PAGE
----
|Seeland, T - UNIV OF MINNESOTA|
|Krueger, D - CLEMSON UNIVERSITY|
Submitted to: Phytopathology
Publication Type: Abstract Only
Publication Acceptance Date: August 10, 2001
Publication Date: N/A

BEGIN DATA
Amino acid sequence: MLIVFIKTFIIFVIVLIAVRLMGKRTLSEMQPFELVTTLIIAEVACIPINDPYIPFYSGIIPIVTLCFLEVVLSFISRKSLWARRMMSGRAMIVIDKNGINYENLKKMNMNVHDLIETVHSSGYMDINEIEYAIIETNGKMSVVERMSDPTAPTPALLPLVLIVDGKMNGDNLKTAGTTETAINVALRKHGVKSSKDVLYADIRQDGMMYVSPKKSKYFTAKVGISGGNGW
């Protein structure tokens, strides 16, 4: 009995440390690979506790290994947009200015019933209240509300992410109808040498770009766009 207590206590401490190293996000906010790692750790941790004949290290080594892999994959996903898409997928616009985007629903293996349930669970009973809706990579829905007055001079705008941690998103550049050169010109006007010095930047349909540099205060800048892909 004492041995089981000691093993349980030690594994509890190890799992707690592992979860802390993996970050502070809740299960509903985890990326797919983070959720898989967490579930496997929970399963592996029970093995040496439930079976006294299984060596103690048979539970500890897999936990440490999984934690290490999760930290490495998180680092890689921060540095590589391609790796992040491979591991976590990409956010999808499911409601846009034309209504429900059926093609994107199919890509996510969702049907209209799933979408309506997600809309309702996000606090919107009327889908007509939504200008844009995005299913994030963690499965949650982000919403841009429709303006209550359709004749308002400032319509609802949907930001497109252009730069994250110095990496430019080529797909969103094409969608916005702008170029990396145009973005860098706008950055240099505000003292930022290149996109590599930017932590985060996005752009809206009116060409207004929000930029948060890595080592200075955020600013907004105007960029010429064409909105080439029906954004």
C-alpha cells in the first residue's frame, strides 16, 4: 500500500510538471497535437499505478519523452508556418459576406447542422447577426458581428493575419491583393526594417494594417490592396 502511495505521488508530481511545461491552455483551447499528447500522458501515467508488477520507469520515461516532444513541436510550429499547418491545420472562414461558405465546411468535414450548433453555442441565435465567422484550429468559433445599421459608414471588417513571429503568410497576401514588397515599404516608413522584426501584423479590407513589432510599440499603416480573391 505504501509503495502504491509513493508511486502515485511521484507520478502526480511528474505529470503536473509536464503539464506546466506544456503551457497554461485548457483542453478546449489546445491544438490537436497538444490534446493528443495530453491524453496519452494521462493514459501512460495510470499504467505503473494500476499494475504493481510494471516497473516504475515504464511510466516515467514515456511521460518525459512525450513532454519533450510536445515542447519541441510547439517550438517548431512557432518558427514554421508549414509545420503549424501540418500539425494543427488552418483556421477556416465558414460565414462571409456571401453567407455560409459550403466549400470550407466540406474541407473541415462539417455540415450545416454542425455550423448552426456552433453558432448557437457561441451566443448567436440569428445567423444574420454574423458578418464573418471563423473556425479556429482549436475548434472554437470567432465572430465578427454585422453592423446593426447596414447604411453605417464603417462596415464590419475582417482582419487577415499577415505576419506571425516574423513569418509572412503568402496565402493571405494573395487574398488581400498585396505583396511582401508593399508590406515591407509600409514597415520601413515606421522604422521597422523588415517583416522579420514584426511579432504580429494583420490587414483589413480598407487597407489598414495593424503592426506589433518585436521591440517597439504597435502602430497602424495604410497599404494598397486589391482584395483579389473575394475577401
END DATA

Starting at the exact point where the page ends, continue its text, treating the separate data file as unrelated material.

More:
Technical Abstract: The mycotoxin, deoxynivalenol (DON) accumulates in wheat and barley heads infected with Fusarium graminearum. To assess the effects of DON on green plant tissues, we partially stripped the abaxial epidermis from detached Robust barley leaf segments (1 cm long) and floated them with stripped mesophyll in contact with aqueous DON solutions. In light (150-450 micro mol/m**2/sec), DON (30-200 ppm) caused complete loss of pigmentation in stripped mesophyll within 2-4 days. The greater the light intensity or the DON concentration, the more rapid was the bleaching effect. The bleached tissue was neither watersoaked nor collapsed, but chloroplasts and other cytoplasmic organelles became disorganized as observed by transmission electron microscopy. In darkness, DON at 30-100 ppm had an opposite effect, preserving chloroplasts, causing leaf segments to remain dark green for 6-7 days and preventing the yellowing that occurred in segments floated on water. Because of the opposing effects of DON in light and darkness, assays of plants for sensitivity to DON should include trials under both conditions.